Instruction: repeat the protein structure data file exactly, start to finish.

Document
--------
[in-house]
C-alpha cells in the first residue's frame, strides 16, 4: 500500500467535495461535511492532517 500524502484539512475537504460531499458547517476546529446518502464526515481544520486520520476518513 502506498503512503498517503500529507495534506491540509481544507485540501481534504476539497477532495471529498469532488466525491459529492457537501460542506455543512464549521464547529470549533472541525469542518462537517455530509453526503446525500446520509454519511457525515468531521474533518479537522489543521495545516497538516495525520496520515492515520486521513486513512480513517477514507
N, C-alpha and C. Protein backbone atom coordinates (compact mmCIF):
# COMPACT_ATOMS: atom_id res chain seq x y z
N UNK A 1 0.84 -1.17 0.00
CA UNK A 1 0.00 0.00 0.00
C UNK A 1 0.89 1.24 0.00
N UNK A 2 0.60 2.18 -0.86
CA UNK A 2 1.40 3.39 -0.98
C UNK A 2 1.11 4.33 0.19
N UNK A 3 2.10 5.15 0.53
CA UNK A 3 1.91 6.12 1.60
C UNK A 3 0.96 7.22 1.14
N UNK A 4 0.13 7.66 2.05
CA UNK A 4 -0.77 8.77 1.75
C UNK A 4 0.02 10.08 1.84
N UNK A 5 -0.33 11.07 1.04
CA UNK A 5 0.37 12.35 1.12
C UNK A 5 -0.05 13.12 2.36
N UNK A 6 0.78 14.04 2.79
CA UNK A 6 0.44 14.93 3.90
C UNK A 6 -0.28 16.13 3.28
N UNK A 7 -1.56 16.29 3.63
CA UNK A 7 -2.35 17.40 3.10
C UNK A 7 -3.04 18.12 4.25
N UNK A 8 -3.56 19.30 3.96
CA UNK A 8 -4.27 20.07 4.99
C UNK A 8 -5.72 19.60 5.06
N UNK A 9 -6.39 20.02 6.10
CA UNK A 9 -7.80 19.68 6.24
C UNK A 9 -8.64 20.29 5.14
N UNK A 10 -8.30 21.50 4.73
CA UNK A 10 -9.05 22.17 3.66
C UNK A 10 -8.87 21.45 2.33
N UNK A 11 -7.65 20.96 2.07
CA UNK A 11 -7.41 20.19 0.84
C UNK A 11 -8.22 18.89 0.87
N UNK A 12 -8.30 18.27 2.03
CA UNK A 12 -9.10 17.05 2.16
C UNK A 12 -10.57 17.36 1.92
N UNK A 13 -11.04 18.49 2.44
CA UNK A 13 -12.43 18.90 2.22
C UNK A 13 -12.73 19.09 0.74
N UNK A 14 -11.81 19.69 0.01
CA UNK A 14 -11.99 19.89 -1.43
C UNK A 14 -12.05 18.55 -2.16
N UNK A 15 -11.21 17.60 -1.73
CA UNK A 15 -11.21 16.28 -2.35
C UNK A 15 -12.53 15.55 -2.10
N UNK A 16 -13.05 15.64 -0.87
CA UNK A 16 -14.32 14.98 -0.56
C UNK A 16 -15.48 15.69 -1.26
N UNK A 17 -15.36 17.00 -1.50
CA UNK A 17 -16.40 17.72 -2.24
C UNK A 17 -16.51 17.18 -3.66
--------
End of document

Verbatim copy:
[in-house]
C-alpha cells in the first residue's frame, strides 16, 4: 500500500467535495461535511492532517 500524502484539512475537504460531499458547517476546529446518502464526515481544520486520520476518513 502506498503512503498517503500529507495534506491540509481544507485540501481534504476539497477532495471529498469532488466525491459529492457537501460542506455543512464549521464547529470549533472541525469542518462537517455530509453526503446525500446520509454519511457525515468531521474533518479537522489543521495545516497538516495525520496520515492515520486521513486513512480513517477514507
N, C-alpha and C. Protein backbone atom coordinates (compact mmCIF):
# COMPACT_ATOMS: atom_id res chain seq x y z
N UNK A 1 0.84 -1.17 0.00
CA UNK A 1 0.00 0.00 0.00
C UNK A 1 0.89 1.24 0.00
N UNK A 2 0.60 2.18 -0.86
CA UNK A 2 1.40 3.39 -0.98
C UNK A 2 1.11 4.33 0.19
N UNK A 3 2.10 5.15 0.53
CA UNK A 3 1.91 6.12 1.60
C UNK A 3 0.96 7.22 1.14
N UNK A 4 0.13 7.66 2.05
CA UNK A 4 -0.77 8.77 1.75
C UNK A 4 0.02 10.08 1.84
N UNK A 5 -0.33 11.07 1.04
CA UNK A 5 0.37 12.35 1.12
C UNK A 5 -0.05 13.12 2.36
N UNK A 6 0.78 14.04 2.79
CA UNK A 6 0.44 14.93 3.90
C UNK A 6 -0.28 16.13 3.28
N UNK A 7 -1.56 16.29 3.63
CA UNK A 7 -2.35 17.40 3.10
C UNK A 7 -3.04 18.12 4.25
N UNK A 8 -3.56 19.30 3.96
CA UNK A 8 -4.27 20.07 4.99
C UNK A 8 -5.72 19.60 5.06
N UNK A 9 -6.39 20.02 6.10
CA UNK A 9 -7.80 19.68 6.24
C UNK A 9 -8.64 20.29 5.14
N UNK A 10 -8.30 21.50 4.73
CA UNK A 10 -9.05 22.17 3.66
C UNK A 10 -8.87 21.45 2.33
N UNK A 11 -7.65 20.96 2.07
CA UNK A 11 -7.41 20.19 0.84
C UNK A 11 -8.22 18.89 0.87
N UNK A 12 -8.30 18.27 2.03
CA UNK A 12 -9.10 17.05 2.16
C UNK A 12 -10.57 17.36 1.92
N UNK A 13 -11.04 18.49 2.44
CA UNK A 13 -12.43 18.90 2.22
C UNK A 13 -12.73 19.09 0.74
N UNK A 14 -11.81 19.69 0.01
CA UNK A 14 -11.99 19.89 -1.43
C UNK A 14 -12.05 18.55 -2.16
N UNK A 15 -11.21 17.60 -1.73
CA UNK A 15 -11.21 16.28 -2.35
C UNK A 15 -12.53 15.55 -2.10
N UNK A 16 -13.05 15.64 -0.87
CA UNK A 16 -14.32 14.98 -0.56
C UNK A 16 -15.48 15.69 -1.26
N UNK A 17 -15.36 17.00 -1.50
CA UNK A 17 -16.40 17.72 -2.24
C UNK A 17 -16.51 17.18 -3.66